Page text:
Column: Ready for the fall... or spring
The college and high school fall sports seasons are just weeks away, in theory, for Montanans.
We know, for example, that many of the fall high school sports begin practice on Aug. 14 and that the Montana Grizzlies report to football camp on Aug. 2.
I wish I felt more confident about all this while these COVID-19 cases continue to rise, the socially-distanced Kansas City Royals can’t seem to flatten the curve and the Toronto Blue Jays can’t find a home yard.
Montana hasn’t exactly skated through phases 1 and 2 of its reopening, and there are plenty of clues telling us the worst isn’t past us.
It’s odd to me that the Colonial Athletic Association – a conference at the same Football Championship Subdivision as the Big Sky Conference – has bowed out of the gridiron this fall and the Southland Conference, with six teams in hot-spot heavy Texas, has not.
It occurs to me during these divided times, when wearing a mask has become political, one way to lose an election is gum up your coronavirus response so completely that football is impossible to play.
Meanwhile the Washington Interscholastic Activities Association moved its football season to the spring, thinning its fall sports activities some. “We know these sports are in peril, too,” WIAA executive board president Greg Whitmore told the Seattle Times. He was talking about volleyball, cross country and soccer.
Back in Texas the high school football season for the two largest classifications has been delayed… one month. Just the kind of imaginative work-around you would expect in the Lone Star State, where the four lower classifications will stay on schedule as if there is no danger of community spread.
All things being relative Montana has had a pretty positive summer, and we can all cross our fingers and toes and hope for Friday Night Lights and College Game Days.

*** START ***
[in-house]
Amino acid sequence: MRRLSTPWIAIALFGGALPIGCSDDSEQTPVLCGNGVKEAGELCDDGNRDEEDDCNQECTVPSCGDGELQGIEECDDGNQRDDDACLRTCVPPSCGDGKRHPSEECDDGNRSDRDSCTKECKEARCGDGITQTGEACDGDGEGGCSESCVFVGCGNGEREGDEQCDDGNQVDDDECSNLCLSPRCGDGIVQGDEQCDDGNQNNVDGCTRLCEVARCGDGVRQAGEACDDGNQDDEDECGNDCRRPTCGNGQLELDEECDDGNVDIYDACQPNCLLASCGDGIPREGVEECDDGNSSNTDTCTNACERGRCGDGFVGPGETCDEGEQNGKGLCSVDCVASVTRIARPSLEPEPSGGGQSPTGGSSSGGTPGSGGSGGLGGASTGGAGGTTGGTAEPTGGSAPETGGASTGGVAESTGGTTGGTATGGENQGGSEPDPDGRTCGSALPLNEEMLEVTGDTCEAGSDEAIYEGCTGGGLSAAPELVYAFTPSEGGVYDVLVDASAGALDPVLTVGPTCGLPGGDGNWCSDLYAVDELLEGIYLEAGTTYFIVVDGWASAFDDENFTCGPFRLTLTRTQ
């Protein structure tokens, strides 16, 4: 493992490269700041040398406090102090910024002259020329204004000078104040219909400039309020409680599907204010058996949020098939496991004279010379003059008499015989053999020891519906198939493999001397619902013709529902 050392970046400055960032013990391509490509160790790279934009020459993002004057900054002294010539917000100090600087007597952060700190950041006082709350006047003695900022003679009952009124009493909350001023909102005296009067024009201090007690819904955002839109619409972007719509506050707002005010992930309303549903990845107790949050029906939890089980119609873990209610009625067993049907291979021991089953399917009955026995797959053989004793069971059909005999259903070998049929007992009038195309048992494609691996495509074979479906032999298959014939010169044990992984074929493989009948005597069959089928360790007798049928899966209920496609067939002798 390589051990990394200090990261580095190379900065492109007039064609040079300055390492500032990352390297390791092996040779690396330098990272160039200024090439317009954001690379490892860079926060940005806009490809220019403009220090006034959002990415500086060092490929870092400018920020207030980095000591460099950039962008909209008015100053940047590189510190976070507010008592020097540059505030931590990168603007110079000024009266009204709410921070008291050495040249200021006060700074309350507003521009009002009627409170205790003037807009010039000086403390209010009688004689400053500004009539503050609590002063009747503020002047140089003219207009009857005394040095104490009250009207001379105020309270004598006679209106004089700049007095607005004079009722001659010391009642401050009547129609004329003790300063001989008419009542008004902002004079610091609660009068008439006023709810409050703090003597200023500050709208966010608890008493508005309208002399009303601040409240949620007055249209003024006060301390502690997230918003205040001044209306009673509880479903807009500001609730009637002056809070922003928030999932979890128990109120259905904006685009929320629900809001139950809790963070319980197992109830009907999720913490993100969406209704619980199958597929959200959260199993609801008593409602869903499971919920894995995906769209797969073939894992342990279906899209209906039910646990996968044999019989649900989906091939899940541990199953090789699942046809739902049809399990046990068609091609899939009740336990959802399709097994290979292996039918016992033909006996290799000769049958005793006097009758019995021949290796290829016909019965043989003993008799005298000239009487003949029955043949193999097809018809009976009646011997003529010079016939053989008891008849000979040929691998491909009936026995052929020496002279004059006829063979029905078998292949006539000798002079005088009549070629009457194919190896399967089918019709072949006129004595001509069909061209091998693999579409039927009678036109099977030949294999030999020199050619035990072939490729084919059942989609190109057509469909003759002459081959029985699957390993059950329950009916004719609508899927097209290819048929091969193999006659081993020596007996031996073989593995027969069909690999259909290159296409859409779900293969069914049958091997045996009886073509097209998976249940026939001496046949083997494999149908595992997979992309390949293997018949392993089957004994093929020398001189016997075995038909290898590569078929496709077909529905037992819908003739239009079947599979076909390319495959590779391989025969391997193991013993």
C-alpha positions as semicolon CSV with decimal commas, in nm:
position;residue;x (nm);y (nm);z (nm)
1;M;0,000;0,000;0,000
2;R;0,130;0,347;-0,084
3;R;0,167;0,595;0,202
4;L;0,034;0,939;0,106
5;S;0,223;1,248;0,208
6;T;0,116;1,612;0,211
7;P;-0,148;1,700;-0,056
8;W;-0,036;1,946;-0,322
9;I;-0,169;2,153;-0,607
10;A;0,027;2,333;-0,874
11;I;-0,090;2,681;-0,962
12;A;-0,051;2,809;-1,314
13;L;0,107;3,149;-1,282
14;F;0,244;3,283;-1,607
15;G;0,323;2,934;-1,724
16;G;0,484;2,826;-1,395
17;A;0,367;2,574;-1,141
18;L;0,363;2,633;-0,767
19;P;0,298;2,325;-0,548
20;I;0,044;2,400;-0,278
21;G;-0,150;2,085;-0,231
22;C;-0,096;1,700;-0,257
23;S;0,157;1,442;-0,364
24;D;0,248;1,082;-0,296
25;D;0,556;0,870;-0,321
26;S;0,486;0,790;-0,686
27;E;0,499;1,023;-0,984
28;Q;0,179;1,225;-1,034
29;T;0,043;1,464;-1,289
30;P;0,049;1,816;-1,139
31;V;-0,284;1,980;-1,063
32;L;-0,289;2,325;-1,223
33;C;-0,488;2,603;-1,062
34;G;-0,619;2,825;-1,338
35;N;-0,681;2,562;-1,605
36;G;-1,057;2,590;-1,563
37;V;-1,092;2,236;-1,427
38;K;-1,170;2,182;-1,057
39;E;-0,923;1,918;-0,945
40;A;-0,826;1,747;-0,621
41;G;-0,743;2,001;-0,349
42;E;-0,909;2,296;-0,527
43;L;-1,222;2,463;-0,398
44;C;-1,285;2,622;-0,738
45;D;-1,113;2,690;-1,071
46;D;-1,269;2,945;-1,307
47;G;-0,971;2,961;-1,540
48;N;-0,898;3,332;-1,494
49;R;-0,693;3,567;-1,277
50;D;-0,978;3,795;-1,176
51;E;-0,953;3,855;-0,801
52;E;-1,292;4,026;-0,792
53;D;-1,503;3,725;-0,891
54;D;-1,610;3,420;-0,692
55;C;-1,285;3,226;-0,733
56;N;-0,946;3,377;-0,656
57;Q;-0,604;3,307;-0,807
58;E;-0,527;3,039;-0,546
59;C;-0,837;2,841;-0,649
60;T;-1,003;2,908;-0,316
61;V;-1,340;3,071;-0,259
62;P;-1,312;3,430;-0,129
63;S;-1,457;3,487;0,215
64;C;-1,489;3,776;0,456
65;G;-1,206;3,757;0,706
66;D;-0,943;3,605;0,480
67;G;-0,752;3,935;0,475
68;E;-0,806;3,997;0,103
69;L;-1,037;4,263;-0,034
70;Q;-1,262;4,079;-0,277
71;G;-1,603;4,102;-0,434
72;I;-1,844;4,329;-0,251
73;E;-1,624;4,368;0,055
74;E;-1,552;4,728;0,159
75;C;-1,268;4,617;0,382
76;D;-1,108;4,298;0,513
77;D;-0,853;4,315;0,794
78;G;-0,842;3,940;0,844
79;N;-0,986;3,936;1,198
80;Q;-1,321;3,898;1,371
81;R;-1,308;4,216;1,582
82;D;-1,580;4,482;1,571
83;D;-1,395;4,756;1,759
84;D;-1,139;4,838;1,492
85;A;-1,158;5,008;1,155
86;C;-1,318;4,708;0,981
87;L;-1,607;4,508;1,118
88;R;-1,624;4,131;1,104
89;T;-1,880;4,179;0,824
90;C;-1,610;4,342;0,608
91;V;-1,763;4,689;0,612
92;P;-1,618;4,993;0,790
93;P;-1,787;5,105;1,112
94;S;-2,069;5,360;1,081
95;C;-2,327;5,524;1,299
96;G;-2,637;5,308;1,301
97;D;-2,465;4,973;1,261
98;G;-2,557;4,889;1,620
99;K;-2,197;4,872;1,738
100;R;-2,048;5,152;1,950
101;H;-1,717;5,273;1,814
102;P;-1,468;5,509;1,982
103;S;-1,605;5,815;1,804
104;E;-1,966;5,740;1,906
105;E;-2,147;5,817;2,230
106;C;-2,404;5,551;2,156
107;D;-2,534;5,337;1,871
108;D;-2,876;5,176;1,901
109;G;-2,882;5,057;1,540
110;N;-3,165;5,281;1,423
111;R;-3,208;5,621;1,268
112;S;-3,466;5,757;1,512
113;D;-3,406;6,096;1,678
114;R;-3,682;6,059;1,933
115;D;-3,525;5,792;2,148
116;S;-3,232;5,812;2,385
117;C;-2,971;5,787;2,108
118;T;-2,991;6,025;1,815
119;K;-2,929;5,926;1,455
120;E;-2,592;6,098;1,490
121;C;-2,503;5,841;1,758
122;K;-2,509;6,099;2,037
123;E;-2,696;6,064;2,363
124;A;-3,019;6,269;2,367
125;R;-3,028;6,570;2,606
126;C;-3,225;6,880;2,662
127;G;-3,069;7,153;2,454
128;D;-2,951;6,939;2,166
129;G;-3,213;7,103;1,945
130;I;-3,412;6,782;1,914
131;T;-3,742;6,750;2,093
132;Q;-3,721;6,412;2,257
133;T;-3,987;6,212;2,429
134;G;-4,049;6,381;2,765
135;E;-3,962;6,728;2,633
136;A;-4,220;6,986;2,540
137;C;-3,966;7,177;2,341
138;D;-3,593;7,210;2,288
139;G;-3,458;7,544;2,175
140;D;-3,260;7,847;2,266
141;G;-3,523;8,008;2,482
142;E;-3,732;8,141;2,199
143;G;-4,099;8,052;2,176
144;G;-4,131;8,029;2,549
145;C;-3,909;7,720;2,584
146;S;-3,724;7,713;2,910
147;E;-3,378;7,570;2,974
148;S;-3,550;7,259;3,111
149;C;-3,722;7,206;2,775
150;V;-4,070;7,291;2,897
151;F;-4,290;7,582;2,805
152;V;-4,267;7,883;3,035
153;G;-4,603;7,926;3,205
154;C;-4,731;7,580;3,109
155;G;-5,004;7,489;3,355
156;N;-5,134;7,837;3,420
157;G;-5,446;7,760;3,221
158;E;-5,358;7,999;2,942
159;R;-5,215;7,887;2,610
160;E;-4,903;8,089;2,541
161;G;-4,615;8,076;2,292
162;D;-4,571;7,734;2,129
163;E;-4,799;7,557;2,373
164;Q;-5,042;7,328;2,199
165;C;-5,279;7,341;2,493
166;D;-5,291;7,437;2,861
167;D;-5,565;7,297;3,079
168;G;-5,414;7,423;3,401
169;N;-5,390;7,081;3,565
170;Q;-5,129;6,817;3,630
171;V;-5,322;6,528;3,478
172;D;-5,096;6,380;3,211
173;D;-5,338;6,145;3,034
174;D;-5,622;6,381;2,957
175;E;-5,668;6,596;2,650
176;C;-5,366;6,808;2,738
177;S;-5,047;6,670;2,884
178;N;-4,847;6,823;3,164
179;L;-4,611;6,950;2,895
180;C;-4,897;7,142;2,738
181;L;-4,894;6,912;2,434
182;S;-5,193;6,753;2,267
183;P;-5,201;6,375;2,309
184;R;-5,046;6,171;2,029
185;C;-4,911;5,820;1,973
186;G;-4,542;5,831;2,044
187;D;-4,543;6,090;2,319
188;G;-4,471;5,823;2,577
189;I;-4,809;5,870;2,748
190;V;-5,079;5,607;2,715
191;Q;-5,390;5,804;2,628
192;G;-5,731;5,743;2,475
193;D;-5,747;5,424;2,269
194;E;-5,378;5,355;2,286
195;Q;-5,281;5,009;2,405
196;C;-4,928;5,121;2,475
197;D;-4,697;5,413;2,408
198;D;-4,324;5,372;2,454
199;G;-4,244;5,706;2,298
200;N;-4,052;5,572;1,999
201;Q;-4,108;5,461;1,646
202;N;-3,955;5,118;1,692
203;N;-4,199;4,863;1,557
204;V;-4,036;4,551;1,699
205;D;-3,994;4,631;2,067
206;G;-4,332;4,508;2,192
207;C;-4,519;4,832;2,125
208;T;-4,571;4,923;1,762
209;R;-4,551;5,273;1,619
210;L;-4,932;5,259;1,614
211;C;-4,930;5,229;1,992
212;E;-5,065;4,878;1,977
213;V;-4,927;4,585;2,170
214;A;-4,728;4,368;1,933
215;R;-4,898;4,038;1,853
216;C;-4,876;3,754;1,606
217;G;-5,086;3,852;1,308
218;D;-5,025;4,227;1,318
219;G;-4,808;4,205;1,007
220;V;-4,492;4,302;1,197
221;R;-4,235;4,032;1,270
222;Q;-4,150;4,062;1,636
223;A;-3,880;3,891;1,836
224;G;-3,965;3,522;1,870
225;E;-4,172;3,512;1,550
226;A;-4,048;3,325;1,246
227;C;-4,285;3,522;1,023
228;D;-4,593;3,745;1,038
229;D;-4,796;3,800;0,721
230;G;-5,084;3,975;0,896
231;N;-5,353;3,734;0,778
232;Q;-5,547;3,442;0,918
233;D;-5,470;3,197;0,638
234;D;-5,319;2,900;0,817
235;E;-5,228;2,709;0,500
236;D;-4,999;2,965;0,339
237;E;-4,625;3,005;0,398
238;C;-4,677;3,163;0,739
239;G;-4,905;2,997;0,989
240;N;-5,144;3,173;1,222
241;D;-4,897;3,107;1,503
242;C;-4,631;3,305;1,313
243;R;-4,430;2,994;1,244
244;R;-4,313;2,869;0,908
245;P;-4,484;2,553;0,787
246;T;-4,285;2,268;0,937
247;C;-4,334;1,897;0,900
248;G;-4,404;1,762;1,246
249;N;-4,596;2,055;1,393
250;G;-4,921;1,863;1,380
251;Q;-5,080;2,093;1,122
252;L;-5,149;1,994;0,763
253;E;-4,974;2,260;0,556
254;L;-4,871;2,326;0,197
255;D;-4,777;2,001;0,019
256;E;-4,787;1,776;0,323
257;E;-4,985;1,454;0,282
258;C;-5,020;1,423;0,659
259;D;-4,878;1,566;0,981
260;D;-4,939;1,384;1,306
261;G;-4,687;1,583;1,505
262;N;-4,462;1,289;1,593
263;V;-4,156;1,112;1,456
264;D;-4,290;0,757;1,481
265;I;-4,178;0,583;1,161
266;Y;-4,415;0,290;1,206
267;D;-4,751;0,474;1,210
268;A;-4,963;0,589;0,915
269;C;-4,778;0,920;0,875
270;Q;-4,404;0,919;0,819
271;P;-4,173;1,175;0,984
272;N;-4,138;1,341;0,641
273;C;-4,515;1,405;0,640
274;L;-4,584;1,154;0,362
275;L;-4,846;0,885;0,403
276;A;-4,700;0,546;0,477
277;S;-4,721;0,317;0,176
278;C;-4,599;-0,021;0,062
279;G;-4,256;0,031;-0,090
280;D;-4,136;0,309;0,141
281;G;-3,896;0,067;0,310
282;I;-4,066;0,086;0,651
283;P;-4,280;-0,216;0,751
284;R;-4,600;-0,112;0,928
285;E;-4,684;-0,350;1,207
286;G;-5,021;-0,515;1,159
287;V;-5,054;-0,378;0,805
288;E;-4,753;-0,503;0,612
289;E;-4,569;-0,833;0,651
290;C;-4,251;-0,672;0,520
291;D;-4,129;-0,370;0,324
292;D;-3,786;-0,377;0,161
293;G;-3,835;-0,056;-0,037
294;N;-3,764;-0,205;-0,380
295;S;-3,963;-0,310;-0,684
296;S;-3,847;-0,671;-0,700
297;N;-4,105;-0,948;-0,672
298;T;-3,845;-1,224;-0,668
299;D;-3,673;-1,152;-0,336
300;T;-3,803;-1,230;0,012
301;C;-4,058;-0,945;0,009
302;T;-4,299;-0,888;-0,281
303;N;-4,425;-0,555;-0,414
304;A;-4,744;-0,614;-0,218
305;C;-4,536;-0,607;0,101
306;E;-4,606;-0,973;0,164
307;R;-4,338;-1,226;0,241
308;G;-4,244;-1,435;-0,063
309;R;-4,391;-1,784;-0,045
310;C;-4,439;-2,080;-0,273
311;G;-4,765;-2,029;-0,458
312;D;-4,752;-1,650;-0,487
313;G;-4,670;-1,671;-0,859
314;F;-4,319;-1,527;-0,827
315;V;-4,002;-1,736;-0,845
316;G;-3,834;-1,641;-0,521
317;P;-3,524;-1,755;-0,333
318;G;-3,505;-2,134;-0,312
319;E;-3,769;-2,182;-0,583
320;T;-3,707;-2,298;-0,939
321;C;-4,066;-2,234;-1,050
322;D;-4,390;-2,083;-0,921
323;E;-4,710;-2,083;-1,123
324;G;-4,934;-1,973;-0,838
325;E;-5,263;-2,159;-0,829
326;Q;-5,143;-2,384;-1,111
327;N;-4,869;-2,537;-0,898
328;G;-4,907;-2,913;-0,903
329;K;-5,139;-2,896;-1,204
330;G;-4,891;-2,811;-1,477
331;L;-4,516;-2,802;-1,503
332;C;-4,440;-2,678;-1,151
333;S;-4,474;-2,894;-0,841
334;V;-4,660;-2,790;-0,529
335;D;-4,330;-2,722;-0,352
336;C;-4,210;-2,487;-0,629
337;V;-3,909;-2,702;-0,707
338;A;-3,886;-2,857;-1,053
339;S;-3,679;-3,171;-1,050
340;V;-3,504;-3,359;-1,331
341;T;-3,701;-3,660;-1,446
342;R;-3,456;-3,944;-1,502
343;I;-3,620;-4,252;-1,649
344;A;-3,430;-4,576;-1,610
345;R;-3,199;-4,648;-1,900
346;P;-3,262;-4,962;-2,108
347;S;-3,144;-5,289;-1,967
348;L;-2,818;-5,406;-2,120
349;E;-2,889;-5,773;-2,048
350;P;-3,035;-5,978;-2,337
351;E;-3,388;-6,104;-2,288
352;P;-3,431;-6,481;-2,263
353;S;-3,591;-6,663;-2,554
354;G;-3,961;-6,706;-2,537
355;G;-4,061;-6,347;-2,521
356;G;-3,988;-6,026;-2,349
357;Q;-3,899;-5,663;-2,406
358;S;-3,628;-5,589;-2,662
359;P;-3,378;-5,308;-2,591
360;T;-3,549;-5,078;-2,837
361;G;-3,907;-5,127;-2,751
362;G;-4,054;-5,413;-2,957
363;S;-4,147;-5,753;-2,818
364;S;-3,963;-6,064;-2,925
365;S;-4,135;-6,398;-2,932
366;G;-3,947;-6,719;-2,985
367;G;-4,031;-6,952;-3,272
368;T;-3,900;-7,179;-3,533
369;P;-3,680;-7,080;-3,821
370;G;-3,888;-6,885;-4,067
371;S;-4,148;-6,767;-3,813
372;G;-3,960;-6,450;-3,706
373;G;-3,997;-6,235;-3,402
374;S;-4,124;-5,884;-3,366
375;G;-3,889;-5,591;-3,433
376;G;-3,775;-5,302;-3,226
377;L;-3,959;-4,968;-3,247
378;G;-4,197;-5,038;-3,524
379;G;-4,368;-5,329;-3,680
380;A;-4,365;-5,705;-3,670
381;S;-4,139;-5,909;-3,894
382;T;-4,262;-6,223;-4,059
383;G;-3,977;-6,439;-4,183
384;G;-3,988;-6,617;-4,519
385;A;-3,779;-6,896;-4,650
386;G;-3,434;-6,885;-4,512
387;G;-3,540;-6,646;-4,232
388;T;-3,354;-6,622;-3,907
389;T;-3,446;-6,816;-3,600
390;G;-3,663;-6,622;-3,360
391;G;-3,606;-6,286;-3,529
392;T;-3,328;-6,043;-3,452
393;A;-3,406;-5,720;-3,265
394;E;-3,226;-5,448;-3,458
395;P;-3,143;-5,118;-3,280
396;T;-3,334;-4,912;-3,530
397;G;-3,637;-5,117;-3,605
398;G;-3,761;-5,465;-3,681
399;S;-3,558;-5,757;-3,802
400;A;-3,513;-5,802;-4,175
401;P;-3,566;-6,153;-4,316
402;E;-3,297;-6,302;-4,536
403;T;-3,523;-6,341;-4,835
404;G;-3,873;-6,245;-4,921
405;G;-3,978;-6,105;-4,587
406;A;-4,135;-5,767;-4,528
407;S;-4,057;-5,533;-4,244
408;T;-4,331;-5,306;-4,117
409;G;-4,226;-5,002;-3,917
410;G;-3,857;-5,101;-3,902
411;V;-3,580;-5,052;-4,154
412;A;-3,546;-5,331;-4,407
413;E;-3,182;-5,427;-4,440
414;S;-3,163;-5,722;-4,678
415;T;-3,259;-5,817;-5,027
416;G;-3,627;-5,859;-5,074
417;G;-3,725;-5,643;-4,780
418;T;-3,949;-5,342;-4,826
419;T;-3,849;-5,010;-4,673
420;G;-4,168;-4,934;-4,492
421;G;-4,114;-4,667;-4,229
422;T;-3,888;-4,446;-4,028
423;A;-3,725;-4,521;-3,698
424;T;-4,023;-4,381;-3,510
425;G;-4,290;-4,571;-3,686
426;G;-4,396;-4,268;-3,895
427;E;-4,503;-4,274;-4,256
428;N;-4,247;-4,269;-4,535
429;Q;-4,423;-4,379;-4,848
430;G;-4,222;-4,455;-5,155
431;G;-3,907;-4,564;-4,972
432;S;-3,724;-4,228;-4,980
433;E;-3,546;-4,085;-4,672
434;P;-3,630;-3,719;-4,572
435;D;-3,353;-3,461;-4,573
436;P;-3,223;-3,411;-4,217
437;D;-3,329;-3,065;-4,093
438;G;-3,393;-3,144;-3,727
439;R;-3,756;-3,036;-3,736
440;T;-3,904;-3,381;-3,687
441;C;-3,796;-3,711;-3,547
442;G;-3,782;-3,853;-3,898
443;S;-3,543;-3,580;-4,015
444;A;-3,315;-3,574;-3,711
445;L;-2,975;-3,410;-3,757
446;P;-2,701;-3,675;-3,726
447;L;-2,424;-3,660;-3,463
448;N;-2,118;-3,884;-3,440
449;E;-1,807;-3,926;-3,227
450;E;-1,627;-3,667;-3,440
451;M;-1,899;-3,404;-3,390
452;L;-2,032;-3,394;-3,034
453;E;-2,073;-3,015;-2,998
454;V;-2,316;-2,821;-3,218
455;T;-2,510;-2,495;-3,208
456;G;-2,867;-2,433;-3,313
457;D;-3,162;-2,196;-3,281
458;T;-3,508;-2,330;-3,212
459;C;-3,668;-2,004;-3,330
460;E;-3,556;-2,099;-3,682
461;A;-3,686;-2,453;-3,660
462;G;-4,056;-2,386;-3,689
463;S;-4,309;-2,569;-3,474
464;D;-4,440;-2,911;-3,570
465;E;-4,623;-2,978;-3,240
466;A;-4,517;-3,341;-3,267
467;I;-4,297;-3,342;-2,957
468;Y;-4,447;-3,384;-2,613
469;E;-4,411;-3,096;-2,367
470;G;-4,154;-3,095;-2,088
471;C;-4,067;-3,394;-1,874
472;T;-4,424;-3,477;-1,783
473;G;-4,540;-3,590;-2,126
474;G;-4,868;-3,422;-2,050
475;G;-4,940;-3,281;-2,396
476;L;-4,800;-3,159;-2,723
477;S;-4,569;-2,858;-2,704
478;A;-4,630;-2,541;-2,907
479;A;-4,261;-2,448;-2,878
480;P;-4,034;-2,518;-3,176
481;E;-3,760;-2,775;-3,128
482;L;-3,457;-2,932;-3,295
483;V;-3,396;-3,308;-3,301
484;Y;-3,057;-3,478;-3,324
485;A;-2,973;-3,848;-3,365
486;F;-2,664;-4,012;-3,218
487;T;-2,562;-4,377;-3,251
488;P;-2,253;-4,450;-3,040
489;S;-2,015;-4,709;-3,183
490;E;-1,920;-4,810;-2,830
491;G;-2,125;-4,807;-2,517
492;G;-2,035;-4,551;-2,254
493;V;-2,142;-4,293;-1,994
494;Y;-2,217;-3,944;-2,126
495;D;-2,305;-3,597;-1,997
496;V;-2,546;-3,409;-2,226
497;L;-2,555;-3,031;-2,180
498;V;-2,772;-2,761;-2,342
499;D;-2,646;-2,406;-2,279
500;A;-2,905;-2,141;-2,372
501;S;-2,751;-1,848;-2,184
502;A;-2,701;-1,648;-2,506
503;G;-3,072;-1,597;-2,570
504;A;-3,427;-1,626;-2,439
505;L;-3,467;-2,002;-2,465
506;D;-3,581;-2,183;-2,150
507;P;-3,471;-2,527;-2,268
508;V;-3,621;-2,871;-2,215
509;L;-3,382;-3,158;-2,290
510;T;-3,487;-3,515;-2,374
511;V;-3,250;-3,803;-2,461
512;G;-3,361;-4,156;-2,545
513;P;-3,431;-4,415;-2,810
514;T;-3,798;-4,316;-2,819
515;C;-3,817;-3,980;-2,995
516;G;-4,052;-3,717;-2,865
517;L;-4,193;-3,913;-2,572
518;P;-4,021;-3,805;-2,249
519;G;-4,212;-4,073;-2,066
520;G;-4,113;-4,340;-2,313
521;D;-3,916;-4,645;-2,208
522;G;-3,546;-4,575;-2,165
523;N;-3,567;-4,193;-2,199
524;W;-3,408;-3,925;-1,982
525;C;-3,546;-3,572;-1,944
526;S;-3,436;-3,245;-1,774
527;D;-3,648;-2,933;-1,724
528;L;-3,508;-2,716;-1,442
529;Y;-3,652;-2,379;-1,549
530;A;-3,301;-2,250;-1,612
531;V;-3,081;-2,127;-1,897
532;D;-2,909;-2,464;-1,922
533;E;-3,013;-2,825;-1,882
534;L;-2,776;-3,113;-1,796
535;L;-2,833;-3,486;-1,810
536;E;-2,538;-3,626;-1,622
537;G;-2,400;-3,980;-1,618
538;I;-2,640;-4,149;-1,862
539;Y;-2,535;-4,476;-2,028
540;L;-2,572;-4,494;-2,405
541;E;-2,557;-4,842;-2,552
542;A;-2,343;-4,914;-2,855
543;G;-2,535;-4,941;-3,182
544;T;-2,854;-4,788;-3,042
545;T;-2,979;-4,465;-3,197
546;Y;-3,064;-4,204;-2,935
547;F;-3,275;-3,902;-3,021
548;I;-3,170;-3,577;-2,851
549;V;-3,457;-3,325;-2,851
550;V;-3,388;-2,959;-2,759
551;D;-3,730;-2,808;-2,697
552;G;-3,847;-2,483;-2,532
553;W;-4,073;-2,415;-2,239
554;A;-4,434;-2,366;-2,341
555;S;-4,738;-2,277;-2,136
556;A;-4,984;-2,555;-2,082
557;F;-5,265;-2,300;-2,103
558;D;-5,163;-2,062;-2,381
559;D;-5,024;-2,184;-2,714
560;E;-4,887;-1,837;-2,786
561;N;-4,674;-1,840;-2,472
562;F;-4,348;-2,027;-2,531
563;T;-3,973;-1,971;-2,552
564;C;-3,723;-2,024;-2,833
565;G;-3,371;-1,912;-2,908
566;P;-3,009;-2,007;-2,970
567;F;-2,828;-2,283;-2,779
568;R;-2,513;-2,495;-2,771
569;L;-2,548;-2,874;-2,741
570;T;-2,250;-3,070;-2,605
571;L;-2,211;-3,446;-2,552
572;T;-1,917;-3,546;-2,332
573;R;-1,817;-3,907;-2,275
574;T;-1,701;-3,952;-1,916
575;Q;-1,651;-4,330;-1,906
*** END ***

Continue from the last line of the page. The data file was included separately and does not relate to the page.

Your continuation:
Yet it would be best to prepare for the worst-case scenarios: Football would make for a heck of a spring. Basketball in the summer? Hoopers already play a packed schedule from June 1-July 31.
We should be thinking about it – if only because our national identity seems to be, “We’re counting on a vaccine in early 2021.” Fingers and toes.
The normalcy we took for granted seems like such a luxury now, right? You didn’t need to sit six feet apart at a baseball game or worry about traveling to another state, or wonder if Cal Poly was going to be able to leave the Golden State for Montana on Sept. 26.
Quite a bit went wrong to put us here – a compound fracture of a pandemic approach. Yet the positives are out there.
The Butte High and Butte Central football teams raised a Shrine Game’s worth of money after the Montana all-star game was canceled. Legion baseball, with a few hiccups, has played on. The Valley is overloaded with sharp athletes headed to big schools with big dreams.
They deserve better than to have those dreams delayed or canceled. Here’s hoping.